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A recurring theme that can be found in Thomas Pynchon’s novel The Crying of Lot 49 is the conception that chaos has a tremendous effect on society. Pynchon engages in a dualistic method of literary technique to engender the realization of the effect that chaos has on the world. Just as the character Oedipa must read through a series of confusing clues to decipher reality, so must the reader work through seemingly impenetrable mysteries to arrive at meaning in the novel. In essence, then, to fully understand the meaning of Pynchon’s novel a reader must do exactly what Pierce Inverarity advises Oedipa to do; namely to keep juggling the massive reception of information in order to stave off entropy while deciphering the meaningful clues from the meaningless ones.
Pynchon’s protagonist, Oedipa Mass, spends the novel engaged in the pursuit of clues or else debating whether she should involve herself in the mysteries that surround her. As coexecutrix of Pierce’s estate, Oedipa takes off on an odyssey through various California towns to unlock the total repercussions involved in Inverarity’s bequest. The novel returns to the idea of Newtonian forces such as action and reaction through the idea that Inverarity still manages to be a moving force despite being in a state of total entropy through the unfortunate outcome of being a corpse. Oedipa’s exploration for the truth is not simply physical, however, as it might be in a mere mystery or detective story, but it is also metaphysical. Oedipa’s rationale in the novel goes beyond merely executing another’s will; she is determined to uncover some sort of overwhelming meaning to a life that seems besieged by the constant attack one humanity’s perceptive abilities by manipulating them with drugs or distracting them with media images. On one level Oedipa’s attempt to untangle this morass of information is analogous to the Demon. The Demon is capable of undoing the law of entropy by manufacturing a “staggering set of energies” that are produced by destroying “massive complex of information” (84 -85). In order for Oedipa to realize Pierce’s advice to “keep it bouncing”, she must learn to do what the Demon does.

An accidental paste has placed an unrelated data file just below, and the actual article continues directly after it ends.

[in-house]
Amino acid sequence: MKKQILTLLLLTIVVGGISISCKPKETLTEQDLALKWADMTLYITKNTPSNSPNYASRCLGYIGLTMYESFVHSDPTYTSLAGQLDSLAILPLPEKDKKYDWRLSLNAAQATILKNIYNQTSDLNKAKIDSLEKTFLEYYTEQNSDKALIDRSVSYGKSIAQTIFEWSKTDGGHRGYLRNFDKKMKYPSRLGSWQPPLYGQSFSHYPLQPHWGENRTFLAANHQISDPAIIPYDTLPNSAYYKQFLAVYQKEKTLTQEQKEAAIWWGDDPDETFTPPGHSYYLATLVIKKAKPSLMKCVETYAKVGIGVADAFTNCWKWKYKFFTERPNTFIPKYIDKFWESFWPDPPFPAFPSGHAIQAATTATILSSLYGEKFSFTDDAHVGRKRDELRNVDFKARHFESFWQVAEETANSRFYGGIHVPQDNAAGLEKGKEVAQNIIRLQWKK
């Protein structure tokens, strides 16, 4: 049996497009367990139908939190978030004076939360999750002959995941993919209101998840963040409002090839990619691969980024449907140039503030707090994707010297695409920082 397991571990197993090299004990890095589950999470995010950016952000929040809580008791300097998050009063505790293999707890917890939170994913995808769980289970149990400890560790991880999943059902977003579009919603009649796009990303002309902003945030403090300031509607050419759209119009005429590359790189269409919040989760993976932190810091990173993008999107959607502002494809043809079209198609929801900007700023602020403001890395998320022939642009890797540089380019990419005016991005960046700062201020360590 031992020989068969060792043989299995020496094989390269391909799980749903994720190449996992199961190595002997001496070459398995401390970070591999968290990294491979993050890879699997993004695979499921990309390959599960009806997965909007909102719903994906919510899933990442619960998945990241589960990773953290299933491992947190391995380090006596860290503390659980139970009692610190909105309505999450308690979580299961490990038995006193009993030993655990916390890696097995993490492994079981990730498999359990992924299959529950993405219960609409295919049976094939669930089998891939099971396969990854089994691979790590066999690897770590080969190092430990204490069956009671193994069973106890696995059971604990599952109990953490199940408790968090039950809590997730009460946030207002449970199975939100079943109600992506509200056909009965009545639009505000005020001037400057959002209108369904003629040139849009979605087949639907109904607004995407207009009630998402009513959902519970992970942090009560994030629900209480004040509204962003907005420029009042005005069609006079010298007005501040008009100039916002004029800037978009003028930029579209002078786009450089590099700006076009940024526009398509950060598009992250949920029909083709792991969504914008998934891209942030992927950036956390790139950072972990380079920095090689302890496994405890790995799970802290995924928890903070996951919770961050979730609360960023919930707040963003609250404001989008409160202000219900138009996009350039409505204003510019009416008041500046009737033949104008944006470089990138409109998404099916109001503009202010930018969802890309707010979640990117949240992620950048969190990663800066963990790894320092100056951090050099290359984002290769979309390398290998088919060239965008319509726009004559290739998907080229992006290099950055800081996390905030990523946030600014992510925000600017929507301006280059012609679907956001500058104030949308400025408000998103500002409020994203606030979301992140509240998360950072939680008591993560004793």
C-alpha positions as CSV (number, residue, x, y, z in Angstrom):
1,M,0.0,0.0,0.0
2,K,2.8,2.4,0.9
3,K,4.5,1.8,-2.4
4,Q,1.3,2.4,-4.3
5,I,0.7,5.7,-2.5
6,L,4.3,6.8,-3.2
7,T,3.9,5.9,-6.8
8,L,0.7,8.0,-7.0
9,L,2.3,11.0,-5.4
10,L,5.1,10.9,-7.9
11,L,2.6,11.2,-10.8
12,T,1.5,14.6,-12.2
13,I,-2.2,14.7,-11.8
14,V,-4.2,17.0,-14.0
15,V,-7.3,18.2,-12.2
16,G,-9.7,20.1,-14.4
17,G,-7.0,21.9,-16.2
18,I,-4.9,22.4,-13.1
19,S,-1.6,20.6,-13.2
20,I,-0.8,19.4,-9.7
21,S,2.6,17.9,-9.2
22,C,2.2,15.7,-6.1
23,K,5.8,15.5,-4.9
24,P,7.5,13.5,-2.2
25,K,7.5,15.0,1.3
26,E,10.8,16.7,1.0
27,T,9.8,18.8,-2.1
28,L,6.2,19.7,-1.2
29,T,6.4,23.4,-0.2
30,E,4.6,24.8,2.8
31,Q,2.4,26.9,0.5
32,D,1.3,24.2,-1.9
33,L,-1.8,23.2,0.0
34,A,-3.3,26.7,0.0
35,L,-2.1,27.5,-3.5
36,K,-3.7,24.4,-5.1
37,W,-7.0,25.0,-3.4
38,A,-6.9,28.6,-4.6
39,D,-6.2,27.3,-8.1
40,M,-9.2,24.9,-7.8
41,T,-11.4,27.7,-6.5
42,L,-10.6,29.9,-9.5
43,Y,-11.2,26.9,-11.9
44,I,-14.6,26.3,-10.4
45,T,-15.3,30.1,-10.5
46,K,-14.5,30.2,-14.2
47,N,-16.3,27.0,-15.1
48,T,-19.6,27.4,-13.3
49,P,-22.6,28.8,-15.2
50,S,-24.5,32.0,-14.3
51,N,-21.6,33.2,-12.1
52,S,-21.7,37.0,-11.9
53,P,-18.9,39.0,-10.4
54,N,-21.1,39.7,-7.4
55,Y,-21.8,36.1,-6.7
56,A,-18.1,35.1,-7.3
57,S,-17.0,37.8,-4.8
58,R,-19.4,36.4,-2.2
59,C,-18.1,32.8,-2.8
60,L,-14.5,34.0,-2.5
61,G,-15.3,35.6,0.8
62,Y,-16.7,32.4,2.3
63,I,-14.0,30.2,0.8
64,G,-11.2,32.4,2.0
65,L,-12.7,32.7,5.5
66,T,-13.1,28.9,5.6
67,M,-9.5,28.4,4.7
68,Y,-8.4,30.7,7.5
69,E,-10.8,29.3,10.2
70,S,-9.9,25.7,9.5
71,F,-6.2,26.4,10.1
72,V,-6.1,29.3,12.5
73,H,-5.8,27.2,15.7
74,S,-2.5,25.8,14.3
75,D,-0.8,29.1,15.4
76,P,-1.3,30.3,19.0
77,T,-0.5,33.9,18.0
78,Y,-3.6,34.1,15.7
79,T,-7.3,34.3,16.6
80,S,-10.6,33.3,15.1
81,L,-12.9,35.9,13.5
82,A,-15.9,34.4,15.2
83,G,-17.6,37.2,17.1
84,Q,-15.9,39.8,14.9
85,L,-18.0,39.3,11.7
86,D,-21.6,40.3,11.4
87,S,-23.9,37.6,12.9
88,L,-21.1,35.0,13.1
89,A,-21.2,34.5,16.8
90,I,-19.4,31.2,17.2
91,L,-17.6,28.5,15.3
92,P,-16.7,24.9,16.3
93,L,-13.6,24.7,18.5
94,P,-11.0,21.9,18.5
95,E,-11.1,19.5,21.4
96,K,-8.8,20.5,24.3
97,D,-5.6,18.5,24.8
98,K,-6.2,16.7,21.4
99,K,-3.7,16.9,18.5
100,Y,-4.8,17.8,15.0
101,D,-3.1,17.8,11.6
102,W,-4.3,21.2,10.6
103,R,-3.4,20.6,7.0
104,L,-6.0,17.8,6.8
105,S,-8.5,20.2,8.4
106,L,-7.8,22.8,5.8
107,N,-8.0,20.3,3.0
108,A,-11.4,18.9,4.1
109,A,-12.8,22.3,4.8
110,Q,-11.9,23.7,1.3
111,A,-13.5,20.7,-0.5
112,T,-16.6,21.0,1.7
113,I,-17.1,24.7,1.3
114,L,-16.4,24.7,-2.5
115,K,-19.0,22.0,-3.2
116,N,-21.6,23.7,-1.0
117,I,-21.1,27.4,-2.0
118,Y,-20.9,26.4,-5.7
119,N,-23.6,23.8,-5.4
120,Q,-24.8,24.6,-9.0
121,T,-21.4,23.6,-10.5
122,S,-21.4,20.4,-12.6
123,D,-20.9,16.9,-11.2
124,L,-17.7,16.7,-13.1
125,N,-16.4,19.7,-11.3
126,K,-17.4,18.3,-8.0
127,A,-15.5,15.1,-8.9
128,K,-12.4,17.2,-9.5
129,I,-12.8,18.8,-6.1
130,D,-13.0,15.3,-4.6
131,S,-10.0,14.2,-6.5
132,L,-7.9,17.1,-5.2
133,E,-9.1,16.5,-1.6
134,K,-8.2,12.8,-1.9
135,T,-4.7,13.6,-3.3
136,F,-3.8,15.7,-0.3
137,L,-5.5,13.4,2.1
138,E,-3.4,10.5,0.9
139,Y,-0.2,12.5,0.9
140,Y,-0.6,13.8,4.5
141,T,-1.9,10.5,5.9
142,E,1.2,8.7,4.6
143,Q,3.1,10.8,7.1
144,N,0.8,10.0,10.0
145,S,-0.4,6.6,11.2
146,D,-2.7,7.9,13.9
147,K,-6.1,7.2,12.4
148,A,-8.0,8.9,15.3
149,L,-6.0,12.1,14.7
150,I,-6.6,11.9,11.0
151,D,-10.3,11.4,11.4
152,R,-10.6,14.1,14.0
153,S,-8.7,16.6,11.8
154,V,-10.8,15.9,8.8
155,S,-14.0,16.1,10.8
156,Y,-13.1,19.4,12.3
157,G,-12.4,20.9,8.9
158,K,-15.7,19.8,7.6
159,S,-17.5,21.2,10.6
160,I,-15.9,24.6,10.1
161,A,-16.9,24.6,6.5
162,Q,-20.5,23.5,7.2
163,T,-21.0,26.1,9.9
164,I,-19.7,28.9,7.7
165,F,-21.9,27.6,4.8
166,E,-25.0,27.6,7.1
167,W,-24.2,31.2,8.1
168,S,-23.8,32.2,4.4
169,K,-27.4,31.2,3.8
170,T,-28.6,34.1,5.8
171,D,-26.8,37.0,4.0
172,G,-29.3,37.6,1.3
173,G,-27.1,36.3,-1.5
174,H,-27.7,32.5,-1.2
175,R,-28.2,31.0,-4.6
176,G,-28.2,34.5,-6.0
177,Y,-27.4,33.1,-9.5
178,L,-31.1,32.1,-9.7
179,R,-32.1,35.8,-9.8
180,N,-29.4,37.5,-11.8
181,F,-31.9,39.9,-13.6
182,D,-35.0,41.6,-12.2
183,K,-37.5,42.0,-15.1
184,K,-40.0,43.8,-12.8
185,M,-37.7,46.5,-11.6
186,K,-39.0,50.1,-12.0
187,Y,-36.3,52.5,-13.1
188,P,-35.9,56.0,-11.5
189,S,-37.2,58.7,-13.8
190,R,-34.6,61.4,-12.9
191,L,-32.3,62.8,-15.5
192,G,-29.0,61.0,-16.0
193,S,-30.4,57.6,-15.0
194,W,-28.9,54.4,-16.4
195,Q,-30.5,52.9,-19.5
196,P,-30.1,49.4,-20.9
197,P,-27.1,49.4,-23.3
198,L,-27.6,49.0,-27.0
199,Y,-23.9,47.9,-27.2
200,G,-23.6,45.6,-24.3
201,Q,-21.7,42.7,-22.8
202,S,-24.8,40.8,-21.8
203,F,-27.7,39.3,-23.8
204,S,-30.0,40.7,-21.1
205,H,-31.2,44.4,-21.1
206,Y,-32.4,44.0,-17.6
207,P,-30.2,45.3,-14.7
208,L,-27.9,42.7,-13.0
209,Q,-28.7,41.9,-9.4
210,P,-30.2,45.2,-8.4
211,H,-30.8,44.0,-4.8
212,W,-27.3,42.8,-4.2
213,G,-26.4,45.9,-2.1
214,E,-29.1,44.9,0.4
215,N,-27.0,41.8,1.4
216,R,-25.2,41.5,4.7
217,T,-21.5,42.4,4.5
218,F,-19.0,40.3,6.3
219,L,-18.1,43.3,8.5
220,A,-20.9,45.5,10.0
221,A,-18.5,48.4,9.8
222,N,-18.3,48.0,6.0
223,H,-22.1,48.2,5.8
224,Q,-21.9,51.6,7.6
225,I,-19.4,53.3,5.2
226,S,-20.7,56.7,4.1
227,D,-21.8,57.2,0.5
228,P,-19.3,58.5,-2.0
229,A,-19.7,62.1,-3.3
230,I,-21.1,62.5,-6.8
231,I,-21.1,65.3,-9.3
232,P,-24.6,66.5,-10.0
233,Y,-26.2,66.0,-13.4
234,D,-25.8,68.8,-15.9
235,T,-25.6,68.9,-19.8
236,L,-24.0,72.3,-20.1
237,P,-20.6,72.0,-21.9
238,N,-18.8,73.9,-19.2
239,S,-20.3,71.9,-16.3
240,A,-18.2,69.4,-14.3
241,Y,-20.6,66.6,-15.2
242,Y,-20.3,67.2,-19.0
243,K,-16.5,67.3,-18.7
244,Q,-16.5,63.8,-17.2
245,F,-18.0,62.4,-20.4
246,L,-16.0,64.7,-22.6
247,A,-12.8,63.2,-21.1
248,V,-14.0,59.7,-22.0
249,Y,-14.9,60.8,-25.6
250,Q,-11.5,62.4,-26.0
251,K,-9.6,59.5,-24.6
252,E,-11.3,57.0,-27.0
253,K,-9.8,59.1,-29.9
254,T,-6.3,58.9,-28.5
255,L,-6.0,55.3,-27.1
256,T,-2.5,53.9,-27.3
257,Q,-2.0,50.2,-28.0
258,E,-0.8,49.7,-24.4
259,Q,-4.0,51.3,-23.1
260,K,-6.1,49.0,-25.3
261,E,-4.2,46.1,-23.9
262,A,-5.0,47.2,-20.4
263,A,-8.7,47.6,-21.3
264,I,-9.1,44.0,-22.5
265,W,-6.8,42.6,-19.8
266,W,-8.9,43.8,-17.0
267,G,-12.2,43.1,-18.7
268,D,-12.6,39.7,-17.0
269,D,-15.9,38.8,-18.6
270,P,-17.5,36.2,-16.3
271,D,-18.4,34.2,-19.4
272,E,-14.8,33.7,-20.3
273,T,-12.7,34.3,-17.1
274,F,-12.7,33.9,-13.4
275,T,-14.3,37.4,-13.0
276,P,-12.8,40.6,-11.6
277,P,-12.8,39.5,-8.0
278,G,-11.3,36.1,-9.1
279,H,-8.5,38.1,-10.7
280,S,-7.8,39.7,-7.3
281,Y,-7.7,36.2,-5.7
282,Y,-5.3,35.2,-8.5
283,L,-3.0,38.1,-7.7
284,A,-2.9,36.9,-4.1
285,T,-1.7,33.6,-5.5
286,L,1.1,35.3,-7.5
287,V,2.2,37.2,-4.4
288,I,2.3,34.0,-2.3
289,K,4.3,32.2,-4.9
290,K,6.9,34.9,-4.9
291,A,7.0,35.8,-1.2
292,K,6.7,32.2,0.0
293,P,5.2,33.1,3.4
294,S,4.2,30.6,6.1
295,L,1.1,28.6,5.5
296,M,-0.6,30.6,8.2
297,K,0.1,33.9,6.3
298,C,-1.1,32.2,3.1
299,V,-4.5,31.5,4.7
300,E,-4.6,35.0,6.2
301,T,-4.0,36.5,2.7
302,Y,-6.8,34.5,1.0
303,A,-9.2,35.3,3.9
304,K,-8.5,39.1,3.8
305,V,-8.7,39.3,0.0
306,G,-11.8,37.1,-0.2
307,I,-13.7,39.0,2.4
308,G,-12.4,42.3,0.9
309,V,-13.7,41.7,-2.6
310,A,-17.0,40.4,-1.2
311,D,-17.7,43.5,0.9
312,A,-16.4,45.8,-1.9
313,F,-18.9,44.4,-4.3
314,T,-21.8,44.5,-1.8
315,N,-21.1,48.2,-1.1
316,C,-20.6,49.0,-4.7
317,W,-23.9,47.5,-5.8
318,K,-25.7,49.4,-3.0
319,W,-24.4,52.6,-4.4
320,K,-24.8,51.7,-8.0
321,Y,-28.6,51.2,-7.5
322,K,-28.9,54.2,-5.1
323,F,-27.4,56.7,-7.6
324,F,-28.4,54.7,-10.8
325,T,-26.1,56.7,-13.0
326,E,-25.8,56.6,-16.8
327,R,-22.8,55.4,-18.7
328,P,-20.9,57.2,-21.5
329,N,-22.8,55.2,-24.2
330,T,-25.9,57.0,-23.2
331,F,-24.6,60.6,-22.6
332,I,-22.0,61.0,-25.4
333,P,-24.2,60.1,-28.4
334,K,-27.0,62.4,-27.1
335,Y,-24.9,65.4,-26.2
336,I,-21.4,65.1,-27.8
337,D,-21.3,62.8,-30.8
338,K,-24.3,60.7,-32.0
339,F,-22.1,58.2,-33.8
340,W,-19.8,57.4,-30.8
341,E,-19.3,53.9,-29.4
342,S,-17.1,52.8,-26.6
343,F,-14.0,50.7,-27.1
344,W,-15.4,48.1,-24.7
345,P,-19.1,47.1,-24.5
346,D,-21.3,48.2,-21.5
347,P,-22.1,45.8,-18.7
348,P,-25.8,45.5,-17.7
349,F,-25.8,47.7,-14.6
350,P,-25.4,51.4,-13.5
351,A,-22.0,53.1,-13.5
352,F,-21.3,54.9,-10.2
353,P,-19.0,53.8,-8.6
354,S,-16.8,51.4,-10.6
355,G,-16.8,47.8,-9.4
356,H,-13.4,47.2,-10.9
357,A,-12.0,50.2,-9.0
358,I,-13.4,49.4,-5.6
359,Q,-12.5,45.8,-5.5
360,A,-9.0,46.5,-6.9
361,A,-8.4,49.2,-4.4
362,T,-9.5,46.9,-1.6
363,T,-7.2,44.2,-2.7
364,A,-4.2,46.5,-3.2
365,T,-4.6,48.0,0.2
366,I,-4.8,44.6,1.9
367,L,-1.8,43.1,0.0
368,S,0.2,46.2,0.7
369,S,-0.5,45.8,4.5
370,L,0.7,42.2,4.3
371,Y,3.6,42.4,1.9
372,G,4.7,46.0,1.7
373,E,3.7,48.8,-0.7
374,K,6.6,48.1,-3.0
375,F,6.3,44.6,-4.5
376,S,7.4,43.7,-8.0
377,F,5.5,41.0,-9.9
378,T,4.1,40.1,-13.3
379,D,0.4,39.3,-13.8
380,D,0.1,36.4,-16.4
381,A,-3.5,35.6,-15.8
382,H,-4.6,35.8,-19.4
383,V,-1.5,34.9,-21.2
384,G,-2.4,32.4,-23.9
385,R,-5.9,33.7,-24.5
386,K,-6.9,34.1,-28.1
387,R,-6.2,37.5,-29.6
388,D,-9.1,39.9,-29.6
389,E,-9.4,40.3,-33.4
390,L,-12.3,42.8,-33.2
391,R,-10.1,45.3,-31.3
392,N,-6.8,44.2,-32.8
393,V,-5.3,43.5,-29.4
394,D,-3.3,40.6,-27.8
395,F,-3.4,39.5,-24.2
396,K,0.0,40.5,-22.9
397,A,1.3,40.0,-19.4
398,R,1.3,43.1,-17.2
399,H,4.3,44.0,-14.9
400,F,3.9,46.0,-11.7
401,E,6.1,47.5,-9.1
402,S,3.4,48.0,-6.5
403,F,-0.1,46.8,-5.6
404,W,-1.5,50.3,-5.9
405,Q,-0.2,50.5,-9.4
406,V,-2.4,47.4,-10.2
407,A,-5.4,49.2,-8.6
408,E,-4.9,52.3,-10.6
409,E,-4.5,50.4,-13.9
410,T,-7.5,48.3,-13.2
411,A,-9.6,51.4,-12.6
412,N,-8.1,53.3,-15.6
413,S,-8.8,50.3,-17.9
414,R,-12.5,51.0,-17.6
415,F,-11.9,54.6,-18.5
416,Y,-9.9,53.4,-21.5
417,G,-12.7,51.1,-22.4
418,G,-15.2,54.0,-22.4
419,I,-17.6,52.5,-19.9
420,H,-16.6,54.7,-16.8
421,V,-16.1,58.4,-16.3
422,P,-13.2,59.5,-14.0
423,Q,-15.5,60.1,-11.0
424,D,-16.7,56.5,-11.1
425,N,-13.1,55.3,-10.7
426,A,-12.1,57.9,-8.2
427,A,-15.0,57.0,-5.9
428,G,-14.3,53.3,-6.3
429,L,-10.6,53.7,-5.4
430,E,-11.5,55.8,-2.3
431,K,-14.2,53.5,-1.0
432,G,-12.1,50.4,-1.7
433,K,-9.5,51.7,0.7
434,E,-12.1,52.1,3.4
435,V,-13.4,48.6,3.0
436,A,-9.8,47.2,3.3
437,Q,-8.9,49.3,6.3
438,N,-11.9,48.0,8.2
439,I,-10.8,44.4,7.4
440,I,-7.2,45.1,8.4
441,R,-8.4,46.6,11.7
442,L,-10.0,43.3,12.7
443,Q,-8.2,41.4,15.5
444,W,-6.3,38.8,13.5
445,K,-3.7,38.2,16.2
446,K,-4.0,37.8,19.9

Maxwell’s Demon may is the symbol that connects thermodynamics to information flow, but it can act as both a truth and a lie “depending where you were: inside, safe, or outside, lost” (105). The lesson Oedipa learns from this machine and her experience in translating the hieroglyphs is that she must somehow create connections in order to keep it all bouncing and avoid giving in to entropy. Oedipa’s quest is therefore not only to make sense of the seemingly senseless world around her, but in doing so arrive at an understanding of herself. The translation of those hieroglyphs acts as another metaphor toward this. When she undertakes this act of translation, Oedipa arrives at an importance understanding of herself; that her obsession with finding meaning is “bringing something of herself” (90) to that activity.
What happens to Oedipa is that she commits a fearless act that few dare try. Rather than mindlessly giving herself over to unquestioned assimilation into the system or taking the route of near-mad solipsistic insistence that everything is a conception of her own consciousness, she confronts the uneasy choice that to keep moving on and avoid entropy requires the effort of constantly deciphering clues and mysteries. Oedipa begins the novel as just another American deadened by the corporate consumption of the soul. Like most others, her existence is one that depends on handing over control of one’s self to the determining powers that be. It is only when confronted with a mystery that burns too brightly within her natural curiosity that she is able to push forward and retrieve enough sense of wonder to do something.